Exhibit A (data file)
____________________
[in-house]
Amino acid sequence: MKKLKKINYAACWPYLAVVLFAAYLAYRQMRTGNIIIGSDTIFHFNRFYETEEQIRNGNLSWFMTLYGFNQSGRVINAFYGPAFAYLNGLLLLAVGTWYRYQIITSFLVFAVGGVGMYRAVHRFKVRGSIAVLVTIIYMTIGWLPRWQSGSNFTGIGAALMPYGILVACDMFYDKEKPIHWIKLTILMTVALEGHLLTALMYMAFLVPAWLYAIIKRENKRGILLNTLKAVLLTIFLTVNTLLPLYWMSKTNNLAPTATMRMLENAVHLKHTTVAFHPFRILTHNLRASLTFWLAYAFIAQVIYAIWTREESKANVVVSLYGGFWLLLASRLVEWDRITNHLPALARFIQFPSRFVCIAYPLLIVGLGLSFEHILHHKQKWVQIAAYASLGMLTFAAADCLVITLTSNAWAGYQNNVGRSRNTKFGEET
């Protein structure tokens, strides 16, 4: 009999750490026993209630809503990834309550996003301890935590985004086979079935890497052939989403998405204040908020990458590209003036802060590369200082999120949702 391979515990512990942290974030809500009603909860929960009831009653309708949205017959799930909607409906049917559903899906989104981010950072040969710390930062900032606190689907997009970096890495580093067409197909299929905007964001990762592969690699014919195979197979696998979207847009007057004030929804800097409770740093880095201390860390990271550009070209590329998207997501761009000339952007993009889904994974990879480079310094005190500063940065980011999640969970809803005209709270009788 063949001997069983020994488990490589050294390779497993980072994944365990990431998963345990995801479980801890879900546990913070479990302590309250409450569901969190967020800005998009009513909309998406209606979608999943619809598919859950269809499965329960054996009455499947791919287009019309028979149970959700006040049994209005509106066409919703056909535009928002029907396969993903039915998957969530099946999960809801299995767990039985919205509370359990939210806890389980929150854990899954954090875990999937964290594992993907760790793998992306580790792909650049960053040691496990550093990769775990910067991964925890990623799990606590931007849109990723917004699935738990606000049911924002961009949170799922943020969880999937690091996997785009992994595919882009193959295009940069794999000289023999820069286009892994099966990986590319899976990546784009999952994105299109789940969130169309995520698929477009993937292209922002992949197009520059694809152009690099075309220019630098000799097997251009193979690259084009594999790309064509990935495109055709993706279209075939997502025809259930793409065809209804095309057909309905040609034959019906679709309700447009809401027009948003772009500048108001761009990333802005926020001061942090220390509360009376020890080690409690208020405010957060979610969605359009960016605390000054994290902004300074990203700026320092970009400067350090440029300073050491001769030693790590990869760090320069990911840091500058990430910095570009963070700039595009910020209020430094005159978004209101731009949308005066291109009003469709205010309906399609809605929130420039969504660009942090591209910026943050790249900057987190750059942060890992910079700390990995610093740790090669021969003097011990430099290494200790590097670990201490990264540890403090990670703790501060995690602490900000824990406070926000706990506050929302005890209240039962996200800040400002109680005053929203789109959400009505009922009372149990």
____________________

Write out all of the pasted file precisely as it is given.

[in-house]
Amino acid sequence: MKKLKKINYAACWPYLAVVLFAAYLAYRQMRTGNIIIGSDTIFHFNRFYETEEQIRNGNLSWFMTLYGFNQSGRVINAFYGPAFAYLNGLLLLAVGTWYRYQIITSFLVFAVGGVGMYRAVHRFKVRGSIAVLVTIIYMTIGWLPRWQSGSNFTGIGAALMPYGILVACDMFYDKEKPIHWIKLTILMTVALEGHLLTALMYMAFLVPAWLYAIIKRENKRGILLNTLKAVLLTIFLTVNTLLPLYWMSKTNNLAPTATMRMLENAVHLKHTTVAFHPFRILTHNLRASLTFWLAYAFIAQVIYAIWTREESKANVVVSLYGGFWLLLASRLVEWDRITNHLPALARFIQFPSRFVCIAYPLLIVGLGLSFEHILHHKQKWVQIAAYASLGMLTFAAADCLVITLTSNAWAGYQNNVGRSRNTKFGEET
């Protein structure tokens, strides 16, 4: 009999750490026993209630809503990834309550996003301890935590985004086979079935890497052939989403998405204040908020990458590209003036802060590369200082999120949702 391979515990512990942290974030809500009603909860929960009831009653309708949205017959799930909607409906049917559903899906989104981010950072040969710390930062900032606190689907997009970096890495580093067409197909299929905007964001990762592969690699014919195979197979696998979207847009007057004030929804800097409770740093880095201390860390990271550009070209590329998207997501761009000339952007993009889904994974990879480079310094005190500063940065980011999640969970809803005209709270009788 063949001997069983020994488990490589050294390779497993980072994944365990990431998963345990995801479980801890879900546990913070479990302590309250409450569901969190967020800005998009009513909309998406209606979608999943619809598919859950269809499965329960054996009455499947791919287009019309028979149970959700006040049994209005509106066409919703056909535009928002029907396969993903039915998957969530099946999960809801299995767990039985919205509370359990939210806890389980929150854990899954954090875990999937964290594992993907760790793998992306580790792909650049960053040691496990550093990769775990910067991964925890990623799990606590931007849109990723917004699935738990606000049911924002961009949170799922943020969880999937690091996997785009992994595919882009193959295009940069794999000289023999820069286009892994099966990986590319899976990546784009999952994105299109789940969130169309995520698929477009993937292209922002992949197009520059694809152009690099075309220019630098000799097997251009193979690259084009594999790309064509990935495109055709993706279209075939997502025809259930793409065809209804095309057909309905040609034959019906679709309700447009809401027009948003772009500048108001761009990333802005926020001061942090220390509360009376020890080690409690208020405010957060979610969605359009960016605390000054994290902004300074990203700026320092970009400067350090440029300073050491001769030693790590990869760090320069990911840091500058990430910095570009963070700039595009910020209020430094005159978004209101731009949308005066291109009003469709205010309906399609809605929130420039969504660009942090591209910026943050790249900057987190750059942060890992910079700390990995610093740790090669021969003097011990430099290494200790590097670990201490990264540890403090990670703790501060995690602490900000824990406070926000706990506050929302005890209240039962996200800040400002109680005053929203789109959400009505009922009372149990």